I’m not saying that homosexuals are the only people who have to struggle; far from it: All Christians have experiences of suffering and struggle and disappointment with God. In that sense, we are no different from the Christian community at large. However, the difference lies in the fundamental clash of narratives I’ve discussed above. It genuinely feels that there is nothing we can do to ‘win’, like the rules have been set up in a way that failure is the only option. Sexual orientation is so deeply ingrained that even the distinction (helpful and necessary as it is) that having same-sex attraction is not itself sinful, but only acting on such attraction, can be at times bewildering. It feels as though we are being told that it’s okay for a light to be switched on but not to see by its illumination; or that it’s not sinful to have a natural love and passion for words and their sounds and meanings, but it is sinful to create poetry. Essentially, to flip the whole point of this series of posts on its head, a genuine engagement of Christianity by people with same-sex attraction leads to a giant question mark; in relation to our own experiences, the claims of traditional Christianity seem absurd.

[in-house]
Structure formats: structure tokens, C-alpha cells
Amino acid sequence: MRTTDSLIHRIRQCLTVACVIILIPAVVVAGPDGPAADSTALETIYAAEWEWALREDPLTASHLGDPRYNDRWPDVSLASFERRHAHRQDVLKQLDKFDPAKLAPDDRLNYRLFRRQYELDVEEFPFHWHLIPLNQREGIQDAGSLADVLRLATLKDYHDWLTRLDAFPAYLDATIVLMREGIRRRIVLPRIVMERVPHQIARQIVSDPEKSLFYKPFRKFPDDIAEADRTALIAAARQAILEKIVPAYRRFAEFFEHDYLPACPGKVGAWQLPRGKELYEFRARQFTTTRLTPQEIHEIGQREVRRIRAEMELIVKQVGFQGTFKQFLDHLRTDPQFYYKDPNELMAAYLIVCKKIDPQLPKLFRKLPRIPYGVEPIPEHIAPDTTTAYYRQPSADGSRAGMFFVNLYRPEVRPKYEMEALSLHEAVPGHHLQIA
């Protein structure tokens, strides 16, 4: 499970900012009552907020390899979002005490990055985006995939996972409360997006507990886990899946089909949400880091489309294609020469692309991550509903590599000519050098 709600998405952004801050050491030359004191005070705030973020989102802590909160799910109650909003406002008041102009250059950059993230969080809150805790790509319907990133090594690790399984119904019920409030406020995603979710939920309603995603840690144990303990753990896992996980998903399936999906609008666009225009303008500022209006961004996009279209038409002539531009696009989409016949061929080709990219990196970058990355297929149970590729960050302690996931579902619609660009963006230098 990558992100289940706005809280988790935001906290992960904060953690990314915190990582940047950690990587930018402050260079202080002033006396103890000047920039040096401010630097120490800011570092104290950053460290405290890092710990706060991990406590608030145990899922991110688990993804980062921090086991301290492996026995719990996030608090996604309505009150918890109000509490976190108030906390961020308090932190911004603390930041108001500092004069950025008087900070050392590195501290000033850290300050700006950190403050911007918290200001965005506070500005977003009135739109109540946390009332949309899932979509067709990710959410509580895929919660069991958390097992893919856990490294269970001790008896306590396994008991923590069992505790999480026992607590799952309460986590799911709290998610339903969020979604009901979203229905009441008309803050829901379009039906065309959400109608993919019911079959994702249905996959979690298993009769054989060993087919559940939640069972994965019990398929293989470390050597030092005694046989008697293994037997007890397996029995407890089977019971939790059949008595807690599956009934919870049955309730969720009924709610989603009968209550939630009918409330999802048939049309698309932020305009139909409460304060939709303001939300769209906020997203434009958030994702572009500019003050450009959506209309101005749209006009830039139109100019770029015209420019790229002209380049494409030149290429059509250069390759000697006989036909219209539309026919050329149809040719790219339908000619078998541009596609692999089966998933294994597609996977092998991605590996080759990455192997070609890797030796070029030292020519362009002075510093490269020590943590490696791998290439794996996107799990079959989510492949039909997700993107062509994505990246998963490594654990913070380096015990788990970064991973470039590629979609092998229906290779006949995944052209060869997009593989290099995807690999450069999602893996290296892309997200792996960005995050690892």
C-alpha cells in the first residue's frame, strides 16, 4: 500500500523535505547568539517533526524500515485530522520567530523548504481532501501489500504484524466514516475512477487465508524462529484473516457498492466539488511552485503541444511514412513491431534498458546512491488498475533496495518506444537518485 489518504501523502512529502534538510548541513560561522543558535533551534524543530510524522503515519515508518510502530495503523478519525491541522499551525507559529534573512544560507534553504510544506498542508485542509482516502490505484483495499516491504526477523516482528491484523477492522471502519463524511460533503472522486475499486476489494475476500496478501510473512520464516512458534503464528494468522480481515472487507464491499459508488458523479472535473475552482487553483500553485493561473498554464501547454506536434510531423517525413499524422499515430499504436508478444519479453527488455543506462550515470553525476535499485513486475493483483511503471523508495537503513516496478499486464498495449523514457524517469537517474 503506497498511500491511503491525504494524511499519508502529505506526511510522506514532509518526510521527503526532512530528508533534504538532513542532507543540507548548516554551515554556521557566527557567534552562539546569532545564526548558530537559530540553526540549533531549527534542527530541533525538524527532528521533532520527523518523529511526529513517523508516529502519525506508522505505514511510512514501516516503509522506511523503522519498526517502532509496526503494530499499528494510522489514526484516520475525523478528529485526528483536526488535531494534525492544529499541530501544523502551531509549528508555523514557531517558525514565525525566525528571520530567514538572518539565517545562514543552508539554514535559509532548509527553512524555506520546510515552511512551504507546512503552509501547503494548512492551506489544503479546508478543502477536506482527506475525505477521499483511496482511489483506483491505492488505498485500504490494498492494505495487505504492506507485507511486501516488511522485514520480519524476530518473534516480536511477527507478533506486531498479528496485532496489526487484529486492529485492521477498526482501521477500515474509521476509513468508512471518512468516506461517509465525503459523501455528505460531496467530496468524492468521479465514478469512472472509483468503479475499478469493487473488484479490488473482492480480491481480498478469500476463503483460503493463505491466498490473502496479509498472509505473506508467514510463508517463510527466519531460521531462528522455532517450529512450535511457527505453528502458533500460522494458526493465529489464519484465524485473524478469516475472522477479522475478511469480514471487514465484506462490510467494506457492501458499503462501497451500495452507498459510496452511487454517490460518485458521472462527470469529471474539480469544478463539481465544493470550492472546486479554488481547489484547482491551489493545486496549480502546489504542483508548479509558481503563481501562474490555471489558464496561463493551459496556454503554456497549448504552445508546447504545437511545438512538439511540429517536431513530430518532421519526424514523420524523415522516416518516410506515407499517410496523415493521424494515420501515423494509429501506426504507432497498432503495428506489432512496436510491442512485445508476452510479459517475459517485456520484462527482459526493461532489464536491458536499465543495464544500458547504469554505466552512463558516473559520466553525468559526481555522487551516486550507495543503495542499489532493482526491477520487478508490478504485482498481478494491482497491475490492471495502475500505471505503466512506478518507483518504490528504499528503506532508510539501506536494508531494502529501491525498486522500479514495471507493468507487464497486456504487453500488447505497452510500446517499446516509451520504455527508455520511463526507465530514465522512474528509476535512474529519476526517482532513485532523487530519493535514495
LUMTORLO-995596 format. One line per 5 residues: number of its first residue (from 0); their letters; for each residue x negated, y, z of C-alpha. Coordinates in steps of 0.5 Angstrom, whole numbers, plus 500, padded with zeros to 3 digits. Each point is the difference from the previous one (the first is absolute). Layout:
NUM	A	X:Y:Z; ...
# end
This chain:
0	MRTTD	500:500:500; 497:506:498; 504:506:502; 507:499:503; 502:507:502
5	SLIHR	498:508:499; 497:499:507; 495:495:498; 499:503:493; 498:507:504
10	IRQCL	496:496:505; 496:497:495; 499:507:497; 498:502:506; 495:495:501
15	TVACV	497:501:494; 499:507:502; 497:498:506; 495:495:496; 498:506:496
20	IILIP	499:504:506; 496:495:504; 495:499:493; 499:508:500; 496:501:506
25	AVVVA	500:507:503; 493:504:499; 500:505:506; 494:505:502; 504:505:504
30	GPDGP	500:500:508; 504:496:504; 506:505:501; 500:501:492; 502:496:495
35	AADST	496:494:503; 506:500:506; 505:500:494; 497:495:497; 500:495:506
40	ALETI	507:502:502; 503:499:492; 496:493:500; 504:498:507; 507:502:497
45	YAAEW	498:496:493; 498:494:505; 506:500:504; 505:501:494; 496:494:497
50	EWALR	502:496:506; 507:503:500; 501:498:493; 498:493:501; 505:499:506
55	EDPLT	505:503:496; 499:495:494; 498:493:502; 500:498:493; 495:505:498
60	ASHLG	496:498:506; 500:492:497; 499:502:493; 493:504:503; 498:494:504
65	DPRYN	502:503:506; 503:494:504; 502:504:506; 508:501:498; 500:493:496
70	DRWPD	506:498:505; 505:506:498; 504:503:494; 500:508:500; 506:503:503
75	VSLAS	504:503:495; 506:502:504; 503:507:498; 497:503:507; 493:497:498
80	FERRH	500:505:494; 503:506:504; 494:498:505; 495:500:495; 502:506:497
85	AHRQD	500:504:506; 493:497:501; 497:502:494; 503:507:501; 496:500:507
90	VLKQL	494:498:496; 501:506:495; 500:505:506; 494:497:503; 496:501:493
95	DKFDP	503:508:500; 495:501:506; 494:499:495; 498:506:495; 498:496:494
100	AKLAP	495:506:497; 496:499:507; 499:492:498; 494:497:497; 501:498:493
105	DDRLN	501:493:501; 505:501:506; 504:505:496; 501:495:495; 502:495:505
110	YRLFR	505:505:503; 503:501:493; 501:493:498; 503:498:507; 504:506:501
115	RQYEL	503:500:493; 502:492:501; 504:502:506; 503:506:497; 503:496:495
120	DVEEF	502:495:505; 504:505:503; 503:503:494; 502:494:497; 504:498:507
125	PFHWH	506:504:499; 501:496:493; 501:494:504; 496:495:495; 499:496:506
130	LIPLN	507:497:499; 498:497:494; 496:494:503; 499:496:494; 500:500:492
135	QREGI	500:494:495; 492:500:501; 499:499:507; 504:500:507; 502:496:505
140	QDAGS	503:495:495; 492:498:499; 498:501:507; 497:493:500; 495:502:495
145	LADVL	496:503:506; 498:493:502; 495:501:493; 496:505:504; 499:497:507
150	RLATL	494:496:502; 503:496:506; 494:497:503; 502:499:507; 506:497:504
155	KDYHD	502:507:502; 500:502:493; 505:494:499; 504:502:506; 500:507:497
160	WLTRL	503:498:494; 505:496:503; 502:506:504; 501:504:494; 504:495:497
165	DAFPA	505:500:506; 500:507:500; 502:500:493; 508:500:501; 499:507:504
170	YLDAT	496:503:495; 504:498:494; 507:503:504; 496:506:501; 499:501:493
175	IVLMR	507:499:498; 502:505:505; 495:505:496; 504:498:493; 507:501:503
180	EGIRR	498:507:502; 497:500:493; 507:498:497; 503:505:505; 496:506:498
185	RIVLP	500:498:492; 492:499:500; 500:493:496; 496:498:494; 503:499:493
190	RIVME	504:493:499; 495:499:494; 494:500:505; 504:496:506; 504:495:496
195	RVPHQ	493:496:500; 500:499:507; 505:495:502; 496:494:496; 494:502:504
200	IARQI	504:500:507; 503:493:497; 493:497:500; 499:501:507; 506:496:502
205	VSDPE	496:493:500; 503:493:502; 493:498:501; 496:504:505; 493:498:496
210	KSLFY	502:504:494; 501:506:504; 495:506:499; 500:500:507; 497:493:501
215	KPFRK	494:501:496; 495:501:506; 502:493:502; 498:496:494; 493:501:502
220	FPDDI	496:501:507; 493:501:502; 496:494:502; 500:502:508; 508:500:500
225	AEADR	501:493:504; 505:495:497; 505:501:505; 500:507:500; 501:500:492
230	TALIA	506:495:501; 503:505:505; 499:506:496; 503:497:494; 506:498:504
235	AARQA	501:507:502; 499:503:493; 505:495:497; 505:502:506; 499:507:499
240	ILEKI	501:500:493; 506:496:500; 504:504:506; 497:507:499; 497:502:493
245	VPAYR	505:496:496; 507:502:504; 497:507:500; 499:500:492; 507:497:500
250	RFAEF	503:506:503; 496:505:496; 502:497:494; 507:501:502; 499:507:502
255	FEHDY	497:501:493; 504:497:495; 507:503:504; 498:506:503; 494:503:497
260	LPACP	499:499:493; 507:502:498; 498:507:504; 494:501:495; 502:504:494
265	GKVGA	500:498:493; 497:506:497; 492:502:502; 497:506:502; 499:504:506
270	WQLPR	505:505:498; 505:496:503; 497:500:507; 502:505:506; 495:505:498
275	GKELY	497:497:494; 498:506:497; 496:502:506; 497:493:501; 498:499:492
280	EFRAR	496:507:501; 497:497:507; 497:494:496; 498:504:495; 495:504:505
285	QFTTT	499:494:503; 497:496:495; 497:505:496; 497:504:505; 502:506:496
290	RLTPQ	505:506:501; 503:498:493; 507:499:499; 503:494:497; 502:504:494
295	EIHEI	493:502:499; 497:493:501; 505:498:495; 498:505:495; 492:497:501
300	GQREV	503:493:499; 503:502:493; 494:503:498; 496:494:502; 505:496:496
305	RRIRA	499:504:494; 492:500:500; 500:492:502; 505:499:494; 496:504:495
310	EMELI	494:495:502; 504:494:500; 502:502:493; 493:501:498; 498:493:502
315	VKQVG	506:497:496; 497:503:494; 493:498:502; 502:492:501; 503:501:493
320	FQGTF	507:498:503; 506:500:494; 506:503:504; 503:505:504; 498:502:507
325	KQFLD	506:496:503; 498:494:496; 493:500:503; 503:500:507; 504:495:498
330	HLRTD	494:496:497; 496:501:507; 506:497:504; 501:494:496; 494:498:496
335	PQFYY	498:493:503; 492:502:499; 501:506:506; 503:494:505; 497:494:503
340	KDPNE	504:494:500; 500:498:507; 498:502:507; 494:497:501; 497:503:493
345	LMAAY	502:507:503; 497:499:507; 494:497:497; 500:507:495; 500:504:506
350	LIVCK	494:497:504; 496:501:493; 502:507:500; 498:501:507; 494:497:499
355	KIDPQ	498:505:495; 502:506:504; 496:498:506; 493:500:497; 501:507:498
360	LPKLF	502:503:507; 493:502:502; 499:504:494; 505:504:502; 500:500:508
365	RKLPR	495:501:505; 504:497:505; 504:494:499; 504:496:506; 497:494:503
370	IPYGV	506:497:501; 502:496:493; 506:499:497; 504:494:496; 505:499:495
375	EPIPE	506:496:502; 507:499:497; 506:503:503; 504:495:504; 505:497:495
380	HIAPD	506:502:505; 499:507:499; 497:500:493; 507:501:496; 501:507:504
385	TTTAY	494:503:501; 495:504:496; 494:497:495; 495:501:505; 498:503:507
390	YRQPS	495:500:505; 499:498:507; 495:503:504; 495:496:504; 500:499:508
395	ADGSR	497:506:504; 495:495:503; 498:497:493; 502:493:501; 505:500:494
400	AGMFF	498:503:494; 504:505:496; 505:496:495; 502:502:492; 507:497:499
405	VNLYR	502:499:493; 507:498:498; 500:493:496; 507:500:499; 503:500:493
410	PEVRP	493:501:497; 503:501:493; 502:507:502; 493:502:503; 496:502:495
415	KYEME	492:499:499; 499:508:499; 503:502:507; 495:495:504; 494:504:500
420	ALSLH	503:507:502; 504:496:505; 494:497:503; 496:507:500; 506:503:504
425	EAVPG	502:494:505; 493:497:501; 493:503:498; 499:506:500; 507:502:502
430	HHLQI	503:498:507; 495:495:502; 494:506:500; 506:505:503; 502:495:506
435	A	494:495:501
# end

Secondly, there are major philosophical issues. I’ve long been perplexed by why it seems the intensity of the condemnation of homosexuality in many churches is so much more extreme than it is for other sins on which the Scriptures dwell far more. (When was the last time you heard a pastor urge his congregation to beat gossip out of their children? When was the last time you heard of parents kicking their teenagers out on the streets on account of their pride?) While I clearly don’t agree with such extremism, I do think there could be an explanation for it. Ultimately, beyond levitical laws or apostolic teachings, I think it’s because Christianity has a fundamental metaphysical commitment to a kind of idealism. I don’t mean this in a technical sense, but just in that Christianity believes that the universe was created in accordance with a divine plan, order, or rationale (Greek logos; Hebrew dabar ; English usually translated Word). This order was broken with the advent of sin, and the story of the Scriptures is that of God working in and through the world to restore this original wholeness both on a metaphysical and on a personal level (This is difficult to discuss without long and technical treatises; please forgive the mixed metaphors). When you have something like sexuality, which seems to have a clear and obvious primary purpose, in such a framework any deviation from that purposeĀ is an equally clear and obvious example of the brokenness God is in the business of healing. Therefore, for conservative/traditionally-minded Christians, homosexuality is less a ‘sin’ as such as it is a major rupture within Creation; to bless it would be to bless the fallen order itself. This is also why, I believe, it is so difficult for Christians with same-sex attraction to embrace their sexuality or even simply to accept that their sexuality will not change: to do so would be to reject basic assumptions about the nature of Creation and Redemption; it is saying that “Though You slay me still I will trust in You” is the best we can expect from a God who is otherwise revealed to have great love, mercy, and compassion on His Creation.